Jeff Zazueta is a local musician who you could normally find on the stage singing for his band, Shotgun Jefferson.
But now, after thieves stole all of his music equipment, he’s trying to figure out how to keep the music alive.
“They took basically everything that I use — all my gear,” Zazueta said. “I had speakers, I had subs, I had amps, I had boards, I had all my microphones. I had just got a new microphone, wireless, not even a year old.”
Roughly $30,000 worth of equipment and his trailer were stolen right outside his Rancho Cucamonga home.
It happened on the morning of July 19. After coming back from playing in Chino Hills, Zazueta got home around 1 a.m. and parked his trailer, which was attached to his car, on the street.
When he woke up it was gone.
“These guys were waiting for me,” Zazueta said. “They knew what they were doing, they knew what they were planning for sure because they were so quiet. I don’t know how they even did it to be honest with you because I had all the locks.”
Zazueta had just moved to his home two months ago. He’d been parking the small trailer in his driveway, but it turns out someone in the neighborhood called to complain.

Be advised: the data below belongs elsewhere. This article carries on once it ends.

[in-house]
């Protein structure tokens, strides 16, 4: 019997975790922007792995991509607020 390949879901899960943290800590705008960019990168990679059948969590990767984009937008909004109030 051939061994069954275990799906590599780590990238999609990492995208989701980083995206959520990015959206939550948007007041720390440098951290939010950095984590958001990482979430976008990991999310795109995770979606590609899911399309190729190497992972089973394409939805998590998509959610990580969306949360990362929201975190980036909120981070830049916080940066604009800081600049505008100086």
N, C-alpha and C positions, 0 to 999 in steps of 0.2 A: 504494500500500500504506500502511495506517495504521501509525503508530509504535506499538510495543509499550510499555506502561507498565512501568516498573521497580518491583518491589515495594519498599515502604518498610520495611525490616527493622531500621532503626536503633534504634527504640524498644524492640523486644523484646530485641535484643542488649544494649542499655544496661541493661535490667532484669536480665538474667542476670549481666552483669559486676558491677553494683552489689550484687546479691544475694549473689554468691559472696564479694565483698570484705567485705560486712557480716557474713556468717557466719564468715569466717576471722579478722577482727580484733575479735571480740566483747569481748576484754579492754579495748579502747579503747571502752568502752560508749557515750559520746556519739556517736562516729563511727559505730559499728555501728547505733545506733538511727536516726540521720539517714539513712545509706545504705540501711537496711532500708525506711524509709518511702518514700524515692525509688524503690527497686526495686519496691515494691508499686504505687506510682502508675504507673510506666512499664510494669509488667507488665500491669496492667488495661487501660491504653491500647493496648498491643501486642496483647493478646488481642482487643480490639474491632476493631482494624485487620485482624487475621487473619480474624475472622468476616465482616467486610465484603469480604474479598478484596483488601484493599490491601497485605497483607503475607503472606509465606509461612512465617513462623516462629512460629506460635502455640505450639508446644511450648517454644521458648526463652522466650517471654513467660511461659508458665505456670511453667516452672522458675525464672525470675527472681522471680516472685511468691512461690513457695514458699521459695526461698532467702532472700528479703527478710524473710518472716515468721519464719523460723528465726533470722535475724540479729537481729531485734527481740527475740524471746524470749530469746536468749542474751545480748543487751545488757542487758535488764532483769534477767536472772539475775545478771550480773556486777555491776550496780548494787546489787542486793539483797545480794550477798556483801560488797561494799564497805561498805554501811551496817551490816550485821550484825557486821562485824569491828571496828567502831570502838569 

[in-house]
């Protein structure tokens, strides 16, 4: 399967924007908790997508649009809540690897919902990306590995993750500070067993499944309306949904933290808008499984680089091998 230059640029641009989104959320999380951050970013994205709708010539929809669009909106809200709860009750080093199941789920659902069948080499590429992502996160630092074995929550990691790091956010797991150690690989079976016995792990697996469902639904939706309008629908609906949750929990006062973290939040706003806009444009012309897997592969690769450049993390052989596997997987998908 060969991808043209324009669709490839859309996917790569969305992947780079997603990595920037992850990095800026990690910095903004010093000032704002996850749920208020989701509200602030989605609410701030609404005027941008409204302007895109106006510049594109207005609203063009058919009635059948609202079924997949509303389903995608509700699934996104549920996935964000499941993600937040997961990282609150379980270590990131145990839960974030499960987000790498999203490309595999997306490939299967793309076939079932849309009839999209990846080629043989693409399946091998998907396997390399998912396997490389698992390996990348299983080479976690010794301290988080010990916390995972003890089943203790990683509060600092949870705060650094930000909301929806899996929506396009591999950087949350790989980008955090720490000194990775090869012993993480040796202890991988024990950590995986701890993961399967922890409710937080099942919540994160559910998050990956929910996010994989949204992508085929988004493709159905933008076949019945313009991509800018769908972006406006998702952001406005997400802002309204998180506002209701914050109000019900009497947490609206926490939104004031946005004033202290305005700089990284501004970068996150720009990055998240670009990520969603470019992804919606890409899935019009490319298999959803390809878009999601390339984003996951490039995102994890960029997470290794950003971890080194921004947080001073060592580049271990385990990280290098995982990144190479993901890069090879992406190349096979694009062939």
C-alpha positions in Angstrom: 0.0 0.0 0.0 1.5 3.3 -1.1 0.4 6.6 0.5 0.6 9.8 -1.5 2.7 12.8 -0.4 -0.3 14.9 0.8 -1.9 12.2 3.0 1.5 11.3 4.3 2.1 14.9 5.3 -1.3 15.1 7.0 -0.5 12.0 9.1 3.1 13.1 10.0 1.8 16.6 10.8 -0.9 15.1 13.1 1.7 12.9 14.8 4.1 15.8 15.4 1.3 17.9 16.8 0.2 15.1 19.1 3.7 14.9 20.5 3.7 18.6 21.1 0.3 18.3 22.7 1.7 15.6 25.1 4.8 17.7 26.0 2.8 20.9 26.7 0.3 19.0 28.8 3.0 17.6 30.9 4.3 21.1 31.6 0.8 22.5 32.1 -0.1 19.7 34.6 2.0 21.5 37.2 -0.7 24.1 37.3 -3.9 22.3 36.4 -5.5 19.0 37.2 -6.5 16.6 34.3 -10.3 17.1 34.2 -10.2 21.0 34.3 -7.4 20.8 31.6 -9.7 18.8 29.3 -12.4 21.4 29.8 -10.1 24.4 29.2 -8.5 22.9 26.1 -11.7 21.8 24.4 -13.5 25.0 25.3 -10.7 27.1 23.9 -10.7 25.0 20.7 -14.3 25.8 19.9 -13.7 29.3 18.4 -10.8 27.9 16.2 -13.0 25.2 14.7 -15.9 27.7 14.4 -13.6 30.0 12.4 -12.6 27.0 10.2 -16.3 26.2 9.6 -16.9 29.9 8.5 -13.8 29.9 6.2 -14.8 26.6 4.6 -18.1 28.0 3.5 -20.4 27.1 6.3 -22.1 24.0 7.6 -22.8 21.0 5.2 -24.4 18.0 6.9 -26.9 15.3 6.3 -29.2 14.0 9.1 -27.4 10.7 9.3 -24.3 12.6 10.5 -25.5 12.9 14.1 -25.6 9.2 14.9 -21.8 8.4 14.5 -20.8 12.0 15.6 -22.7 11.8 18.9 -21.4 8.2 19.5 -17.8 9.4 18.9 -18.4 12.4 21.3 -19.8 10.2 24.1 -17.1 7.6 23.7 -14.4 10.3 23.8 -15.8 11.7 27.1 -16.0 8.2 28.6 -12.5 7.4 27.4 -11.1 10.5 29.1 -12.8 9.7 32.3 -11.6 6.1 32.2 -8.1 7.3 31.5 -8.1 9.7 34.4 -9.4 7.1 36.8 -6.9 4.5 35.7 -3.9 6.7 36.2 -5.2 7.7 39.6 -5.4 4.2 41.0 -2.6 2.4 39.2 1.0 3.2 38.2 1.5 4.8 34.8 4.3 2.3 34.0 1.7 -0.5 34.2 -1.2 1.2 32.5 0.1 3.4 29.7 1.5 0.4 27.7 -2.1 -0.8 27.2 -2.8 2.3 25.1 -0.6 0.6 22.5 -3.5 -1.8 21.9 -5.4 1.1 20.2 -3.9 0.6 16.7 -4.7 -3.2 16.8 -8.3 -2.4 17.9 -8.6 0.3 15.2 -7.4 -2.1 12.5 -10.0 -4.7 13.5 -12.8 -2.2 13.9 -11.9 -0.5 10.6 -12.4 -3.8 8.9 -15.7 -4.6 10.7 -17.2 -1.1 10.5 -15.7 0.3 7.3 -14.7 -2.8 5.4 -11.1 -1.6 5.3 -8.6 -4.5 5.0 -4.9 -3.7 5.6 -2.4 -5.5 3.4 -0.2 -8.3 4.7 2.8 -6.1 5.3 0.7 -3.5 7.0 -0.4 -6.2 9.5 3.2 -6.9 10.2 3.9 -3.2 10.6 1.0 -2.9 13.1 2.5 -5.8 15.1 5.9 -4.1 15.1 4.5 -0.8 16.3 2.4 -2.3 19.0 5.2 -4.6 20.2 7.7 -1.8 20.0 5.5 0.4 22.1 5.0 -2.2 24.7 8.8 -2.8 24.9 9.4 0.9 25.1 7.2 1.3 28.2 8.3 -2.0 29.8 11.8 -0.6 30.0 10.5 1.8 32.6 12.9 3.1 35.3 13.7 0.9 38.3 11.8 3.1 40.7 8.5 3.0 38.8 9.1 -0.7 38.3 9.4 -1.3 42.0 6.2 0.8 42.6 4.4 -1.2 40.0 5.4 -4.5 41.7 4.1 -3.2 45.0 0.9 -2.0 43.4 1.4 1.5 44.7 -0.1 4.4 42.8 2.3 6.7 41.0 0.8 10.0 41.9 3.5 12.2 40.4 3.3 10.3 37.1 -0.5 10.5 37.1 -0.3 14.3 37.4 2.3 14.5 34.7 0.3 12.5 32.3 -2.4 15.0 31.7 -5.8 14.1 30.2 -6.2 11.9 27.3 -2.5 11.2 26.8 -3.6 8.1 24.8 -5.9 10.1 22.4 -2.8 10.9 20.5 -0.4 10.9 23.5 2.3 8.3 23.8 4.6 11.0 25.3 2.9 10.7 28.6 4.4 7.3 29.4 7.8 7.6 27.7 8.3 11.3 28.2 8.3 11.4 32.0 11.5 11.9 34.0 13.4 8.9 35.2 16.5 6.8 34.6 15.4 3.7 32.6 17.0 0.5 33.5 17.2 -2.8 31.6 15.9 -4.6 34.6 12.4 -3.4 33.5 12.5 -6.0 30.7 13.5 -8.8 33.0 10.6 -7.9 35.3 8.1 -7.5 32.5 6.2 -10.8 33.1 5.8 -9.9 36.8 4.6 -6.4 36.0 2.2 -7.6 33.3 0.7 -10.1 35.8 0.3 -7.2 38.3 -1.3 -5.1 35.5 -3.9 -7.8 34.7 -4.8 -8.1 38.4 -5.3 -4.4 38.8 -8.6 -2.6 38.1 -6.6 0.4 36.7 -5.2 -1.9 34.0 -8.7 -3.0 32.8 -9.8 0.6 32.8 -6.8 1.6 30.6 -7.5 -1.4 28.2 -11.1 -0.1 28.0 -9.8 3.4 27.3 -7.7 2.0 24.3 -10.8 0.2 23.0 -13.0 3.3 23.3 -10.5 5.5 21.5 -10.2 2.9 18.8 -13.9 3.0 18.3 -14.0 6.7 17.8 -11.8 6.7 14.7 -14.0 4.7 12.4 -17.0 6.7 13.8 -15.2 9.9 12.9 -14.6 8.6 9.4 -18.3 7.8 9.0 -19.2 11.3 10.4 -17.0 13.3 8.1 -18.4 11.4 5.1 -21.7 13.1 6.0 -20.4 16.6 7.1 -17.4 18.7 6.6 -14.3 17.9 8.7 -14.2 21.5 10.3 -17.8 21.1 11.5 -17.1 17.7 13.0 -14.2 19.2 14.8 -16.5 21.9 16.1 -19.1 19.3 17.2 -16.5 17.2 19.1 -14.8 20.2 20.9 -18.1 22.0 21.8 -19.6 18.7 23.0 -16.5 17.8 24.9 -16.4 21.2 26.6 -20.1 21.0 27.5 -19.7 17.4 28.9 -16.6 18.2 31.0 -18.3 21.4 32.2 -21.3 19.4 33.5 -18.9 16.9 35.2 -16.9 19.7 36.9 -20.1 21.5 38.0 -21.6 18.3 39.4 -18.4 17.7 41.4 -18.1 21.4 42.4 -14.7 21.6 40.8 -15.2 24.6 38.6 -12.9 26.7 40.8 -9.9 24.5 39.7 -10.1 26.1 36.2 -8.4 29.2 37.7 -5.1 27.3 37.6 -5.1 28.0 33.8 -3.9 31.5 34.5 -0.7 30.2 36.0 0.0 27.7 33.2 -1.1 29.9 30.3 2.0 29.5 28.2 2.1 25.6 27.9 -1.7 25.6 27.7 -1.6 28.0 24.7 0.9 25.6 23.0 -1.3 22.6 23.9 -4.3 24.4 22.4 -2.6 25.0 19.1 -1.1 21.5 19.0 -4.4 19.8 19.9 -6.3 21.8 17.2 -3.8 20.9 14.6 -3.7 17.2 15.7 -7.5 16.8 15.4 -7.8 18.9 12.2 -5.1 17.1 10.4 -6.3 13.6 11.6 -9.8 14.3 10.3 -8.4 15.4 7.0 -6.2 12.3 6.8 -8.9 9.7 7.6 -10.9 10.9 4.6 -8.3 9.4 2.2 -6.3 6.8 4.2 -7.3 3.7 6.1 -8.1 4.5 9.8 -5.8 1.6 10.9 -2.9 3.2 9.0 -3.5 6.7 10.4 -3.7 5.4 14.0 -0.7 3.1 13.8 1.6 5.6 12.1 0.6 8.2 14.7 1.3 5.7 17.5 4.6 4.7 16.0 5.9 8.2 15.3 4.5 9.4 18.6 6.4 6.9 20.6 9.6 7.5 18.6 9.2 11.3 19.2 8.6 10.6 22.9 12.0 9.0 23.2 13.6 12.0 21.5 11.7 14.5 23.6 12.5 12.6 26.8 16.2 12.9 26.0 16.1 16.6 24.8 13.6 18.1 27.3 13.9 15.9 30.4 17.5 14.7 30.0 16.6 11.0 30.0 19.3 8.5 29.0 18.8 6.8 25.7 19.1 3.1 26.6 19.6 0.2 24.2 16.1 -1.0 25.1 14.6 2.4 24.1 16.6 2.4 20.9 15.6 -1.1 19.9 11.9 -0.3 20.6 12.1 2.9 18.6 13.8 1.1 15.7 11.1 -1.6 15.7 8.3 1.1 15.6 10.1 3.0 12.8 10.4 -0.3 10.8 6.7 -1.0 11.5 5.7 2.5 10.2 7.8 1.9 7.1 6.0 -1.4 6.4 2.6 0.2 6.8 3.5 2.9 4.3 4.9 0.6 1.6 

He says the city threatened to fine him $500 a day if he didn’t move it by that Tuesday.
“The day that I finally took it out of my driveway was the day that they stole it,” he said.
According to municipal code 17.68, trailers can only be parked in an enclosed garage or carport. If outdoors, they can be only be kept in an authorized off-street paved parking area.
What is frustrating to Zazueta, is that other neighbors also have trailers parked in their driveway. But because of city code and a complaint by a neighbor, his trailer is gone.
He’s hoping someone will spot the stolen trailer which has signage on the top that reads: “JDA Construction.”
He also has a message for the thief who stole his trailer.
“I just pray that your life turns around and I pray that you come forward or even if you don’t come forward, leave it somewhere where I can get it back. This is my livelihood. This is how I feed my kids and my family,” Zazueta said.